Tendinopathy Columbia SC

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Richard Sterling McCain
(803) 254-8800
1812 Hampton St
Columbia, SC
Specialty
Orthopedic Surgery

Data Provided By:
Dr.Bernard Kirol
(803) 256-4107
1910 Blanding Street
Columbia, SC
Gender
M
Speciality
Orthopedic Surgeon
General Information
Accepting New Patients: Yes
RateMD Rating
5.0, out of 5 based on 1, reviews.

Data Provided By:
Coleman Deane Fowble
(803) 256-4107
1910 Blanding St
Columbia, SC
Specialty
Orthopedic Surgery

Data Provided By:
Dr.Barry D. Oliver
(803) 252-5791
1416 Calhoun Street
Columbia, SC
Gender
M
Education
Medical School: George Washington Univ Sch Of Med & Hlth Sci
Year of Graduation: 1981
Speciality
Orthopedic Surgeon
General Information
Accepting New Patients: Yes
RateMD Rating
3.0, out of 5 based on 2, reviews.

Data Provided By:
Robert D Santrock
(803) 256-4107
1910 Blanding St
Columbia, SC
Specialty
Foot & Ankle Surgery

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Dr.John Parrott
(803) 296-7350
1910 Blanding St
Columbia, SC
Gender
M
Education
Medical School: Med Univ Of Sc Coll Of Med
Year of Graduation: 1979
Speciality
Orthopedic Surgeon
General Information
Accepting New Patients: Yes
RateMD Rating
1.6, out of 5 based on 4, reviews.

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Dr.Robert Dasilva
(803) 256-4107
1910 Blanding Street
Columbia, SC
Gender
M
Education
Medical School: Med Univ Of Sc Coll Of Med
Year of Graduation: 1984
Speciality
Orthopedic Surgeon
General Information
Accepting New Patients: Yes
RateMD Rating
3.4, out of 5 based on 8, reviews.

Data Provided By:
Michael R Ugino
(803) 256-4107
1910 Blanding St
Columbia, SC
Specialty
Hand Surgery

Data Provided By:
Dr.Evan Ekman
(803) 376-8880
1718 Saint Julian Pl
Columbia, SC
Gender
M
Education
Medical School: Univ Of Ky Coll Of Med
Year of Graduation: 1991
Speciality
Orthopedic Surgeon
General Information
Accepting New Patients: Yes
RateMD Rating
3.4, out of 5 based on 9, reviews.

Data Provided By:
Frederick Charles Piehl
(803) 256-4107
1910 Blanding St
Columbia, SC
Specialty
Orthopedic Surgery

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Best Treatment for Tendinopathy

It’s not clear what is the best treatment for tendinopathy. That’s the conclusion of researchers reviewing all the published studies on the topic. Tendinopathy refers to a painful tendon condition caused by overuse. Although it feels like it, it’s not the same as tendonitis. There’s pain but no actual inflammation.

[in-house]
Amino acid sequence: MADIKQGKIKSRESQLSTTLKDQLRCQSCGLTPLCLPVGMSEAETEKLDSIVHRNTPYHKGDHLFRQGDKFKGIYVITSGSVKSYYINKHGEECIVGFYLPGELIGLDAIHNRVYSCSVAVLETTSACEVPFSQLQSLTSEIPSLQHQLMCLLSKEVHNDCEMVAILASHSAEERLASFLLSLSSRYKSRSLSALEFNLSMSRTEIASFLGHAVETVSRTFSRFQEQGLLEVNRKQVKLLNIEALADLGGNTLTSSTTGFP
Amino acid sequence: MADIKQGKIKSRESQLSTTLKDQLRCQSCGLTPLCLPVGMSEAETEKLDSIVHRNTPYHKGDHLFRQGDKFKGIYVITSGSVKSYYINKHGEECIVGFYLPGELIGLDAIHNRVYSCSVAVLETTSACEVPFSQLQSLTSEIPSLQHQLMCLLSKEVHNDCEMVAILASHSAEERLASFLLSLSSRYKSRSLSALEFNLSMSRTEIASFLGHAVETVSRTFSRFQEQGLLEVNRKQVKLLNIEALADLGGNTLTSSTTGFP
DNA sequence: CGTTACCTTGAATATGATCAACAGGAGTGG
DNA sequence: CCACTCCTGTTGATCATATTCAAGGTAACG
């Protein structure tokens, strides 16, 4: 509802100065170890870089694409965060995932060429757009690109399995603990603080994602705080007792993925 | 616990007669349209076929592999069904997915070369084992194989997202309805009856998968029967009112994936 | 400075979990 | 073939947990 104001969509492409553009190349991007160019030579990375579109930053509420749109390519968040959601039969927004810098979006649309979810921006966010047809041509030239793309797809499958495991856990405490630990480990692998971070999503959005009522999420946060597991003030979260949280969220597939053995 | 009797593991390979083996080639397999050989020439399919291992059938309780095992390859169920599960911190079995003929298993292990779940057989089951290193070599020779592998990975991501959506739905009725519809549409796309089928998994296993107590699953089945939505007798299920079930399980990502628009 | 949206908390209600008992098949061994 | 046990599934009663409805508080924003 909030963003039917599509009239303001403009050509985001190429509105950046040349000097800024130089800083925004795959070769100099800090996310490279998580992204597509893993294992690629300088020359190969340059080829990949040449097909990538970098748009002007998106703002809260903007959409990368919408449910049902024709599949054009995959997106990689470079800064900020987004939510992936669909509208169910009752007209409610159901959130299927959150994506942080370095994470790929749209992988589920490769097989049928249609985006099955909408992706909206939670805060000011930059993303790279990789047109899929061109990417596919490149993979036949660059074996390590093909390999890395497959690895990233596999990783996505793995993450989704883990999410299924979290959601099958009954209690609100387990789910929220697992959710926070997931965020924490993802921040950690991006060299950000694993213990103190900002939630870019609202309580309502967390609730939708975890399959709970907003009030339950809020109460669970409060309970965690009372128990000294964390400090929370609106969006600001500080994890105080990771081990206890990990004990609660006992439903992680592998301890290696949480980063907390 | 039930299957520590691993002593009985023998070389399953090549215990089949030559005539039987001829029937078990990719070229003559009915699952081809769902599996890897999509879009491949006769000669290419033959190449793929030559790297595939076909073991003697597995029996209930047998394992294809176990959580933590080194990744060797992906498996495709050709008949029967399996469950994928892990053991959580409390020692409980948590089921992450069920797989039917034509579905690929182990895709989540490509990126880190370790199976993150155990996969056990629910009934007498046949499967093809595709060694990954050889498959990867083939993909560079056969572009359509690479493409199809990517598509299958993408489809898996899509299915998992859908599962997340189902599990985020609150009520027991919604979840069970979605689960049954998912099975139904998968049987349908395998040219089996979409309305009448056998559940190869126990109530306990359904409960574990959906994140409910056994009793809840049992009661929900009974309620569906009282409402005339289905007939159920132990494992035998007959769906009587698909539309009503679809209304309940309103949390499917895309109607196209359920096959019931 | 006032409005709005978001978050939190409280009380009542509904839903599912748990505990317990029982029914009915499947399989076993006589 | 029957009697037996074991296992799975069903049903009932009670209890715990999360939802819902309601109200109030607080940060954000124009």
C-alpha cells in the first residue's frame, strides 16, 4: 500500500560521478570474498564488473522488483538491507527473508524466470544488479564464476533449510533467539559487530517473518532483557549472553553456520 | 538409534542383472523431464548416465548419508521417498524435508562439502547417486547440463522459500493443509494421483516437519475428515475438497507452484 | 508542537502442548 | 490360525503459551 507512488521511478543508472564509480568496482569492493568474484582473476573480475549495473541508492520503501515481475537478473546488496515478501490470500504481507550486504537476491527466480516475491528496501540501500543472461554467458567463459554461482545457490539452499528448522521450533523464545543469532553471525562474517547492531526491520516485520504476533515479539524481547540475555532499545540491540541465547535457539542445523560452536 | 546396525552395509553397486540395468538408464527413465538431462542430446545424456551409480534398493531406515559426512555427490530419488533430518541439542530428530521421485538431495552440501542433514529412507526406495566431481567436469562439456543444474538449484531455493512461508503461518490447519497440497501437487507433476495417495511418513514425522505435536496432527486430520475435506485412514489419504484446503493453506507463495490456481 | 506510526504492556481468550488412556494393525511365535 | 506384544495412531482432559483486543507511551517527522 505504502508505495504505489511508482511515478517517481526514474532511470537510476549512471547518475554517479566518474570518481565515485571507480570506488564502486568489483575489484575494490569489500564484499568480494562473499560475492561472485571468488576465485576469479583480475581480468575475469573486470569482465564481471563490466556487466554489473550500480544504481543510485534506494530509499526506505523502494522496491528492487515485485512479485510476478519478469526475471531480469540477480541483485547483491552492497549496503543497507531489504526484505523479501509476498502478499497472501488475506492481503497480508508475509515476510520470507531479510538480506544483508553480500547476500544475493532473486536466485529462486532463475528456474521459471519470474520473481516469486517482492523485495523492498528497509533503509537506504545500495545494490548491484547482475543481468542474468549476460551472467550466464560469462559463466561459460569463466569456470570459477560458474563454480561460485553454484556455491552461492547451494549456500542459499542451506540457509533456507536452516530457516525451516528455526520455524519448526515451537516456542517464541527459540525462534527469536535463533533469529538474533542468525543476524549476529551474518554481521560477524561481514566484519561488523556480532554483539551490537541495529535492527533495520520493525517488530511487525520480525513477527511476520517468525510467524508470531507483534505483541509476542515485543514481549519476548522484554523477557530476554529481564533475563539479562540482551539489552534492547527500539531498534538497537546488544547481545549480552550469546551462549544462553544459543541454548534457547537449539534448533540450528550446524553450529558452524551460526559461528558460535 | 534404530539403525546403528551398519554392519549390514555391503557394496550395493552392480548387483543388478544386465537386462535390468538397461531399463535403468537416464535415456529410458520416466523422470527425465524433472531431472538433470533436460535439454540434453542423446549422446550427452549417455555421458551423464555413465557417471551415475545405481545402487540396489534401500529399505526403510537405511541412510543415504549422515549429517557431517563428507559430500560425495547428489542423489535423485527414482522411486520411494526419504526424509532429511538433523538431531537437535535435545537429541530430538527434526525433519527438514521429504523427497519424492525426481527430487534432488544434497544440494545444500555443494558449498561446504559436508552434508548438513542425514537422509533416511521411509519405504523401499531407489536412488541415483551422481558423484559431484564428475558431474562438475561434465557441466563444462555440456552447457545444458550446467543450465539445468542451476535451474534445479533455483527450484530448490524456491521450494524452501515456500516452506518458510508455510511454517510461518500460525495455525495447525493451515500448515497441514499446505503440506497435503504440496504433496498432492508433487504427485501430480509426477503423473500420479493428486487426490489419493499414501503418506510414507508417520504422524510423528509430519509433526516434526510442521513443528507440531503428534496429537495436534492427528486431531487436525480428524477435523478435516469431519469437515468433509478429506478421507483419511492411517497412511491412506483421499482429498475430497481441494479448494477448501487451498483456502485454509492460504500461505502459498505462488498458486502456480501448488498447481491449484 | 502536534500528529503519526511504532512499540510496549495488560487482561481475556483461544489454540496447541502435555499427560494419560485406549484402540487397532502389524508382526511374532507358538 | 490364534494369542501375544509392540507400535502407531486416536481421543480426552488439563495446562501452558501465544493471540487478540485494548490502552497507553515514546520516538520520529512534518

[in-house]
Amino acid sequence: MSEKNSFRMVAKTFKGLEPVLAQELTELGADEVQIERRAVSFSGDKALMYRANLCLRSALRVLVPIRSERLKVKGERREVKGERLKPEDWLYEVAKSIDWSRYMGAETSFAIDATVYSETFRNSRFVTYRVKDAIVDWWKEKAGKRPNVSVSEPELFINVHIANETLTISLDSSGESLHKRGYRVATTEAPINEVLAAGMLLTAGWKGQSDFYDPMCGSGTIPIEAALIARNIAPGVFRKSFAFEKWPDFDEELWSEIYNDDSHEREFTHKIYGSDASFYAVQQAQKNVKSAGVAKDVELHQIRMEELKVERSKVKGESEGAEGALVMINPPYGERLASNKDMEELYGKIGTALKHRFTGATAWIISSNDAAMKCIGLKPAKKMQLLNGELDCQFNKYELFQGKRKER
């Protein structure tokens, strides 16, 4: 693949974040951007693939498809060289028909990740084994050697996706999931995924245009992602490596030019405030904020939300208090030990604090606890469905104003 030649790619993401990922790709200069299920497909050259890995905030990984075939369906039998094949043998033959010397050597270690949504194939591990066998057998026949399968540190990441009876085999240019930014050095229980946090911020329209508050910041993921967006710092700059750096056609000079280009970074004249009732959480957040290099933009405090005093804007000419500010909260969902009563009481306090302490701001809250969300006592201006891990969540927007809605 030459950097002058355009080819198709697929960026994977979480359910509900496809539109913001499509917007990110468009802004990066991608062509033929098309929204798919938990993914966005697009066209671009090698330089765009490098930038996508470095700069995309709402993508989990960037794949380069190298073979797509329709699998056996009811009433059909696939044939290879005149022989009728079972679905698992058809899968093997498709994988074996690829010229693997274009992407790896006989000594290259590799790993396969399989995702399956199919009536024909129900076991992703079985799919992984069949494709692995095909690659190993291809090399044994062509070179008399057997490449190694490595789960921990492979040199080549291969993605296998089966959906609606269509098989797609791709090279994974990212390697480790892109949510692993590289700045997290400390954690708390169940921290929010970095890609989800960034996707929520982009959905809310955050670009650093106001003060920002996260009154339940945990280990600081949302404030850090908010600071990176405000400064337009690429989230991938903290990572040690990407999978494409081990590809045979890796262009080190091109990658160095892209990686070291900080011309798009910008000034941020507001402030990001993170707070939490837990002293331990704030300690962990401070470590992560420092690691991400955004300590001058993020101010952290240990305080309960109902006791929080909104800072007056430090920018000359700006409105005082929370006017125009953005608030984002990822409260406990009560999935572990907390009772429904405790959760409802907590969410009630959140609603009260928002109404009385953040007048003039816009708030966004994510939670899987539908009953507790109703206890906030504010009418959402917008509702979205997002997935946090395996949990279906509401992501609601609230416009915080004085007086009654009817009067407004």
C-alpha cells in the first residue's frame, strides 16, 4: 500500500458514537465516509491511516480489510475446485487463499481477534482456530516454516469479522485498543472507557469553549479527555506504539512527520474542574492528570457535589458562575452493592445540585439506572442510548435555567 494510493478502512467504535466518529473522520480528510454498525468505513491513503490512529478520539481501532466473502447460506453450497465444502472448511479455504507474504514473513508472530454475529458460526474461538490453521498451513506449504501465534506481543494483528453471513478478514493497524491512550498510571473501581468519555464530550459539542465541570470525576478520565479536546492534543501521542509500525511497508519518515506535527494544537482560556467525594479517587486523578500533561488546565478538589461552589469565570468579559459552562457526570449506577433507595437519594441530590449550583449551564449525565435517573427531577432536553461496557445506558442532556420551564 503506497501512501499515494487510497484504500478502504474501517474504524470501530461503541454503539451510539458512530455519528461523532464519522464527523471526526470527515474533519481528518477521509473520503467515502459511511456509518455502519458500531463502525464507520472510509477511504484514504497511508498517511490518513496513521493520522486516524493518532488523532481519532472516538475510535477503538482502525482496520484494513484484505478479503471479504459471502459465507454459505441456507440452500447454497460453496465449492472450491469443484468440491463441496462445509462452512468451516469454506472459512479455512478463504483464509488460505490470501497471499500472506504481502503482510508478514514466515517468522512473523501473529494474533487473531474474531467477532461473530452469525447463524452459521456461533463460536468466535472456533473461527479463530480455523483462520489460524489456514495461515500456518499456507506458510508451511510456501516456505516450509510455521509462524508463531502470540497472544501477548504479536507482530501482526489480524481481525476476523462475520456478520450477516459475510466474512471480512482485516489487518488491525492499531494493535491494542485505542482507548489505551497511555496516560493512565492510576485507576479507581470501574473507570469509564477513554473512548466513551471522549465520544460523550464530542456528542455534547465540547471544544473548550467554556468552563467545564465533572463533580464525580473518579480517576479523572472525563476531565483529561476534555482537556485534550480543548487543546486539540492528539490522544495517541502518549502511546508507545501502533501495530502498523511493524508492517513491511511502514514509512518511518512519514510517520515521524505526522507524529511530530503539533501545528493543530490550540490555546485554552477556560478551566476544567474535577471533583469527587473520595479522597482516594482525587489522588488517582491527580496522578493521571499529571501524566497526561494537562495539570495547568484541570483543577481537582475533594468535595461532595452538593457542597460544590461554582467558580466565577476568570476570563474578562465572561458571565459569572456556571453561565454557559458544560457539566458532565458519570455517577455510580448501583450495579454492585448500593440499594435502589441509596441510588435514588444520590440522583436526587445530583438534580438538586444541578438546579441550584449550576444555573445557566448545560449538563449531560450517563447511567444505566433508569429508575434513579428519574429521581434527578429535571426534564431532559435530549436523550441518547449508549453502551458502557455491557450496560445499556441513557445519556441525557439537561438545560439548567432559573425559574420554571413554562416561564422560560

Treatment has traditionally focused on providing anti-inflammatory measures. This has included nonsteroidal anti-inflammatory drugs (NSAIDs), steroid injections, and physical therapy modalities. Stretching and strengthening exercises have always been a part of the standard treatment approach.

More recently, shock wave therapy, low-level laser therapy, sclerotherapy, and growth factors and stem cell treatment have been added. The results of all treatment methods were compared by performing a literature review. The authors summarized the results of 177 studies. They did not evaluate the quality of the work done.

For the most part, it appears that NSAIDs and cortisone injections offer short-term relief. There just isn’t a long-term benefit of these treatments. Results using heat and light modalities seem inconsistent. But this may be more likely to occur because of how the studies were conducted. Without consistent methods and measures, it’s difficult to compare one study to another.

The most effective treatment may be eccentric lengthening exercises, sclerotherapy, and nitric oxide patches. Eccentric exercises are done by placing the affected muscle in a shortened position then lengthening the muscle against resistance.

Sclerotherapy is the injection of a chemical to produce scarring in the blood vessels. The idea is to close down tiny blood vessels and destroy nerve fibers that form in the damaged area. Nitric oxide has some potential for tendon healing. A patch placed over the skin delivers an enzyme that acts as a chemical messenger to provide pain relief.

Newer treatments such as growth factors and stem cells look promisin...

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